4. Side-effects "?x. x "!x. y "?x. #!x. x Some example

    expressions: read an integer from channel " and return it write the (integer) value of x to channel " and return the value of y read an integer from channel ", write it to channel # and return it
  5. Side-effects Ignoring their side-effects, the typing rules for these new

    operations are straightforward.
  6. Γ[x : int] e : t Γ ξ?x.e : t

    (Read) Γ e1 : int Γ e2 : t Γ ξ!e1 .e2 : t (Write) Side-effects
  7. Effect systems However, in order to perform any transformations on

    a program in this language it would be necessary to pay attention to its potential side-effects. For example, we might need to devise an analysis to tell us which channels may be read or written during evaluation of an expression. We can do this by modifying our existing type system to create an effect system (or “type and effect system”).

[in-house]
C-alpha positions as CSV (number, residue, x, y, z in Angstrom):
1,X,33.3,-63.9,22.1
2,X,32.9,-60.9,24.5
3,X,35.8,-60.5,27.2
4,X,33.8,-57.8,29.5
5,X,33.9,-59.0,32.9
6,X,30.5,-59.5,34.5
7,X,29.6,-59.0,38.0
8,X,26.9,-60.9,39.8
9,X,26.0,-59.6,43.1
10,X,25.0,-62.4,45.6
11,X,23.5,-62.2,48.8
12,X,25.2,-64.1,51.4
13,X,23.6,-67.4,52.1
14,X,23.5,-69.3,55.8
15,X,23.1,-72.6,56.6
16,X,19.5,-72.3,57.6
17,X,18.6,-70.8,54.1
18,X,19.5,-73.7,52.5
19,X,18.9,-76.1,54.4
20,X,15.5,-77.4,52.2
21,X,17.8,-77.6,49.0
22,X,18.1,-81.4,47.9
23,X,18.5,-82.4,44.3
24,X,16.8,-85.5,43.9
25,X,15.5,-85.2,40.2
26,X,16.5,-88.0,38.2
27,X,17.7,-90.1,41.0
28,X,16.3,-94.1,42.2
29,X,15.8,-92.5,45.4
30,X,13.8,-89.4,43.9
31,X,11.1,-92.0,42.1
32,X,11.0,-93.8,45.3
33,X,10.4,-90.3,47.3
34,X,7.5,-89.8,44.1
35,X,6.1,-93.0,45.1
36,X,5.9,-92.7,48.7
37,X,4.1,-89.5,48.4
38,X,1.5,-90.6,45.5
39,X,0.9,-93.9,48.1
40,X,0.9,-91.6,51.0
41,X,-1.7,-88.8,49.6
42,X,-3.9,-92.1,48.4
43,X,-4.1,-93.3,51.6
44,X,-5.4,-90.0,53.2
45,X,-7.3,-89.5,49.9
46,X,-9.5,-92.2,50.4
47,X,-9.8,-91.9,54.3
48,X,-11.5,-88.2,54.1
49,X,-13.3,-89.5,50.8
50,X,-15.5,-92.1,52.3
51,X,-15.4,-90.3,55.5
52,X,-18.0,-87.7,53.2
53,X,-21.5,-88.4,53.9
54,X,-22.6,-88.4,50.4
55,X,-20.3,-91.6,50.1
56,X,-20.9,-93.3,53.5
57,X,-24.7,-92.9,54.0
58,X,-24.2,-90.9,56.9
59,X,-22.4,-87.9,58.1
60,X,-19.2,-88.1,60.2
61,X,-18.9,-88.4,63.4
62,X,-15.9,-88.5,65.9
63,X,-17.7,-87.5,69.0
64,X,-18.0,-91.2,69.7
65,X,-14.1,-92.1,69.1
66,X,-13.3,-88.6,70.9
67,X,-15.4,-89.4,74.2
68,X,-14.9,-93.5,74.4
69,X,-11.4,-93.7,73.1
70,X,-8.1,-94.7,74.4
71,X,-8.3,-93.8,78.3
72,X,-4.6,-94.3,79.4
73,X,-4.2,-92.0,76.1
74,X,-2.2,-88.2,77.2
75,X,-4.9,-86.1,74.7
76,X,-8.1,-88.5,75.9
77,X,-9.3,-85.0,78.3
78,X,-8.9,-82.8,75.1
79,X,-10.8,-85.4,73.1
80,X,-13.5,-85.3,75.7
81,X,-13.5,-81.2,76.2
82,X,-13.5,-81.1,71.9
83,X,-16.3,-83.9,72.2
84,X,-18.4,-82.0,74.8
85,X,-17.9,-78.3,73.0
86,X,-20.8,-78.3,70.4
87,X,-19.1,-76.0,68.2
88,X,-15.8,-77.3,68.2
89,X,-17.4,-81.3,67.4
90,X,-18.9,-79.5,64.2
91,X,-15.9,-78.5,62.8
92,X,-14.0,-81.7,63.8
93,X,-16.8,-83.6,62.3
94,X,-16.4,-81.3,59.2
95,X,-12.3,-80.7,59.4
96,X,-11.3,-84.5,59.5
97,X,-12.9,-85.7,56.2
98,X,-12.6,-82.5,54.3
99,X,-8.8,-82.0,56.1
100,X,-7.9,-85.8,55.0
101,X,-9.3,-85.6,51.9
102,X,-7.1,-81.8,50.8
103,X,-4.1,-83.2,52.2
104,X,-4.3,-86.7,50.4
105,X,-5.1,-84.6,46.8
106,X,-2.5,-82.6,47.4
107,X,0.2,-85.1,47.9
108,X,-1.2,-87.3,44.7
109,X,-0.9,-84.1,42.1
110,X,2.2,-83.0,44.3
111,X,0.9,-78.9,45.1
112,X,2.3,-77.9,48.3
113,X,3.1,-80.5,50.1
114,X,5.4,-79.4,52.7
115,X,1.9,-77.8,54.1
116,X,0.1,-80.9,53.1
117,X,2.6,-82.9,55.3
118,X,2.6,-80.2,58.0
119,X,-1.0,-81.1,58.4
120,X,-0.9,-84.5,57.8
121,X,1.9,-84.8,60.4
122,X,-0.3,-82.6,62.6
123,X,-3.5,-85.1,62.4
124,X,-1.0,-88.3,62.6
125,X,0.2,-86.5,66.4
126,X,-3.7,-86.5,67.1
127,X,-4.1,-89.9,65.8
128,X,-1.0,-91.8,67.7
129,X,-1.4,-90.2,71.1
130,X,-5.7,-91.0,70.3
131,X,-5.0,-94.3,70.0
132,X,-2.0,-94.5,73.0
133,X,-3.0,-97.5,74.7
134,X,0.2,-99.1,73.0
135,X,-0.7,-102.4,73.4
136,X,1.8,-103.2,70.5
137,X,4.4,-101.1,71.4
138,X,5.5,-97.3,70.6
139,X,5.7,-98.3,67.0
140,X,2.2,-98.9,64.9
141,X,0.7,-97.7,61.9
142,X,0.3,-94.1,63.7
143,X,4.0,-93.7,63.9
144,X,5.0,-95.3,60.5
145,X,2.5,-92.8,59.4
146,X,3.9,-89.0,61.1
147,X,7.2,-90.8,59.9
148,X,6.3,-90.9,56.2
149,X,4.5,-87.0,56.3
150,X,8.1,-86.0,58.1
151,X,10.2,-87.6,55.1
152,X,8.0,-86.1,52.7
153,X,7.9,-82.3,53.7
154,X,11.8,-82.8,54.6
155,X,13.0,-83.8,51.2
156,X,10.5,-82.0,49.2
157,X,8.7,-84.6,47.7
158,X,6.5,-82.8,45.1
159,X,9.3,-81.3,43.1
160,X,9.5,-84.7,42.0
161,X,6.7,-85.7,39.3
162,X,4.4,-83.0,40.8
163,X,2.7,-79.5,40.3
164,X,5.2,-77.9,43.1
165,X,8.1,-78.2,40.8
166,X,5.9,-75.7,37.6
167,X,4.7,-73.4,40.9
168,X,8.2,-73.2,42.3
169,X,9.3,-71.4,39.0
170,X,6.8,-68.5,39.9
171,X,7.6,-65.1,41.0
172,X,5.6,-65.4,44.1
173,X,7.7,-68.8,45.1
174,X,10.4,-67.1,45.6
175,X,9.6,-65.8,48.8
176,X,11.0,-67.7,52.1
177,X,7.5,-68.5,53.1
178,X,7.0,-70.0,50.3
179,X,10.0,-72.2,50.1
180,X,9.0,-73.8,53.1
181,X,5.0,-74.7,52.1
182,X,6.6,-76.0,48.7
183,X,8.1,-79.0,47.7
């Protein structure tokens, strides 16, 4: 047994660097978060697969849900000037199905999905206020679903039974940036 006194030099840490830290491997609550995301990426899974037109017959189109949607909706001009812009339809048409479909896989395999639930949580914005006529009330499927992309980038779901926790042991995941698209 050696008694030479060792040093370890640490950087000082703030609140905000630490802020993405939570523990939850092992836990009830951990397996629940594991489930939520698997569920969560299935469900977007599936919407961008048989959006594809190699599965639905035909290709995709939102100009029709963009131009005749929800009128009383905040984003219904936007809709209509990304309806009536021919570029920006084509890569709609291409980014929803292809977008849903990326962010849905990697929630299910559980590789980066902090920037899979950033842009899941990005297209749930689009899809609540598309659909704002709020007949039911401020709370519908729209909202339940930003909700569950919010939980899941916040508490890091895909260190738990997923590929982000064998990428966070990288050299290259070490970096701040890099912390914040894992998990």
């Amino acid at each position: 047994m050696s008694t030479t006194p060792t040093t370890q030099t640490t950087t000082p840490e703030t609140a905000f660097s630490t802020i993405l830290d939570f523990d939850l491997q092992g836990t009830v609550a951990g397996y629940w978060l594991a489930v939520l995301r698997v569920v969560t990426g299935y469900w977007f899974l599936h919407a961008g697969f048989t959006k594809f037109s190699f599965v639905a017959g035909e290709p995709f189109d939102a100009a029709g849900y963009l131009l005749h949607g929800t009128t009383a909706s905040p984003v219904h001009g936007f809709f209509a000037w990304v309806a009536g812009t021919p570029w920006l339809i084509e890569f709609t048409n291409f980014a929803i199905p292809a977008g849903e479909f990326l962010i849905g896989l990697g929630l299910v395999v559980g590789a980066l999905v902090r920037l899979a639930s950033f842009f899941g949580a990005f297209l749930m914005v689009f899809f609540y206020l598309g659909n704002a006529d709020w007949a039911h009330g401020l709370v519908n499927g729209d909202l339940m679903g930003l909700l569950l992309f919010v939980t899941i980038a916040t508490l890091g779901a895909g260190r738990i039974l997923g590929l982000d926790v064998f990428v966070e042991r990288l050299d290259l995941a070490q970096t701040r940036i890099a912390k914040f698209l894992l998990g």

8. Effect systems First we must formally define our effects: An

    expression has effects F. F is a set containing elements of the form R" W" read from channel " write to channel "
  9. Effect systems "?x. x "!x. y "?x. #!x. x For

    example: F = { R" } F = { W" } F = { R", W# }
  10. Effect systems But we also need to be able to

    handle expressions like !x. "!x. x whose evaluation doesn’t have any immediate effects. In this case, the effect W" may occur later, whenever this newly-created function is applied.
  11. Effect systems To handle these latent effects we extend the

    syntax of types so that function types are annotated with the effects that may occur when a function is applied: t ::= int | t1 $ t2 F